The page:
@DustinFineout: The question was tagged tsql, so portability doesn't apply as much. In general I've encountered very few truly portable codebases and if succinctness is valued then it sure beats writing that IF EXISTS query from the accepted answer over and over. Plus, everything is cryptic until you read the documentation, especially in T-SQL (or any other variant, really). –  Allon Guralnek May 15 '12 at 16:00

Looking for a table on a different database:

if exists (select * from MyOtherDatabase.sys.tables where name = 'MyTable')
    print 'Exists'
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Using the Information Schema is the SQL Standard way to do it, so it should be used by all databases that support it.

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    SELECT   * 
    FROM     sys.objects 
    WHERE    object_id = OBJECT_ID(N'[dbo].[Mapping_APCToFANavigator]') 
             type in (N'U')

    -- Do whatever you need to here.


Here in the above code, the table name is Mapping_APCToFANavigator.

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If you post code, XML or data samples, please highlight those lines in the text editor and click on the "code samples" button ( { } ) on the editor toolbar to nicely format and syntax highlight it! –  marc_s Jun 29 '11 at 13:41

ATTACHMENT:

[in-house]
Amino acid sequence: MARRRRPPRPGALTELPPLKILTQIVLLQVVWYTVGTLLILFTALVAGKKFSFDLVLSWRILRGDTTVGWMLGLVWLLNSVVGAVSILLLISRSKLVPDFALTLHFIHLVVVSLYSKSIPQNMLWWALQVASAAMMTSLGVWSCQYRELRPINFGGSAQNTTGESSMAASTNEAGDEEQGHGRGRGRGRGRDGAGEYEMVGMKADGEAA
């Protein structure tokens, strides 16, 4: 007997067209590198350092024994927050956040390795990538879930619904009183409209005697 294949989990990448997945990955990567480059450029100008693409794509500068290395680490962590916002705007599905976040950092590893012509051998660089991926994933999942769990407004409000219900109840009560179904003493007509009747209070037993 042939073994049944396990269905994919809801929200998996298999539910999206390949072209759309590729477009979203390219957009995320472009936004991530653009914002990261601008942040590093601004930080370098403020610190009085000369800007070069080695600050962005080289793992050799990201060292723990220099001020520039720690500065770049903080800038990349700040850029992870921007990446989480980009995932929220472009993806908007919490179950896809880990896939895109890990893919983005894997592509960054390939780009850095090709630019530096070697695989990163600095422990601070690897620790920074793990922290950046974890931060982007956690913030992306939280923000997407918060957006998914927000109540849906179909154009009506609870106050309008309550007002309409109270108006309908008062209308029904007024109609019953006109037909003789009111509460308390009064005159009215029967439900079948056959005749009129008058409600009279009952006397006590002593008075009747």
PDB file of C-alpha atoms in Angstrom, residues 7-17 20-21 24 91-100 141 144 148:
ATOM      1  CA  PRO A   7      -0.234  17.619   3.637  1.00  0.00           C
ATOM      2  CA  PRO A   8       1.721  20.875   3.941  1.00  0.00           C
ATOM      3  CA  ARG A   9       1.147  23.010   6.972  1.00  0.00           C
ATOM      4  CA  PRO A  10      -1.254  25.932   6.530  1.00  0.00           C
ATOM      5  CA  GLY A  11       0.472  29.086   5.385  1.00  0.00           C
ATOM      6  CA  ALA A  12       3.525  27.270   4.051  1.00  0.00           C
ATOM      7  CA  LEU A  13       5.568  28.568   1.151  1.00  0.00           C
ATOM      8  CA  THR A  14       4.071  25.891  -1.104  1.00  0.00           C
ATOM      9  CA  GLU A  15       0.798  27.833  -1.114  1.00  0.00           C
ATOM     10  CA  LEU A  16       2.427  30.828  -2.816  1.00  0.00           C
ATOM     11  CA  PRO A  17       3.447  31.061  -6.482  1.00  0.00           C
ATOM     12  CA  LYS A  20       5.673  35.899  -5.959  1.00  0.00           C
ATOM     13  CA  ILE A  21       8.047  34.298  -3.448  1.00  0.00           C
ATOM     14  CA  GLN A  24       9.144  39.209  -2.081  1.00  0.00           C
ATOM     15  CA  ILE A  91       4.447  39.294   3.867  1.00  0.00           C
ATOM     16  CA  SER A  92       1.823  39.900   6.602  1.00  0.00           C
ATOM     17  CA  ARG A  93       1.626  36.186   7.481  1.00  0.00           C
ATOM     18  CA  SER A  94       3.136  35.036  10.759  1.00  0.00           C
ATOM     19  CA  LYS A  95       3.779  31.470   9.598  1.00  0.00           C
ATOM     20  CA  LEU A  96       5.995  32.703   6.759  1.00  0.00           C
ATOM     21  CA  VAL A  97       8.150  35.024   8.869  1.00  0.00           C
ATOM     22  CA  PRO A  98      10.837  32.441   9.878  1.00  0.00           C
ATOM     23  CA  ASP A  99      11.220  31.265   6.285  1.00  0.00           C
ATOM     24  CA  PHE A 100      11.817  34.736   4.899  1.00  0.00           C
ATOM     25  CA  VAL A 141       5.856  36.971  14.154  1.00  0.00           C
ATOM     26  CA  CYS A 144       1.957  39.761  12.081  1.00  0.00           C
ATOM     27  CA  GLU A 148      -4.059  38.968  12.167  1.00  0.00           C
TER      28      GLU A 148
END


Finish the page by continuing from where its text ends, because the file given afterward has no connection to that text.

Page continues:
Note that the access to system tables might be discontinued in future version of SQL Server. Use Schema views instead. –  Olivier Jacot-Descombes Feb 4 at 18:04

If you need to work on different databases:

SET @Catalog = 'MyDatabase'

SET @Schema = 'dbo'

SET @Table = 'MyTable'

      AND TABLE_SCHEMA = @Schema 
      AND TABLE_NAME = @Table))
   --do stuff
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Are you sure? Information schema on my 2005 box only returns the current catalog. –  quillbreaker Jul 9 '13 at 22:14

I know it is an old question but I have found this possibility if you plan to call it often.

create procedure Table_Exists
@tbl varchar(50)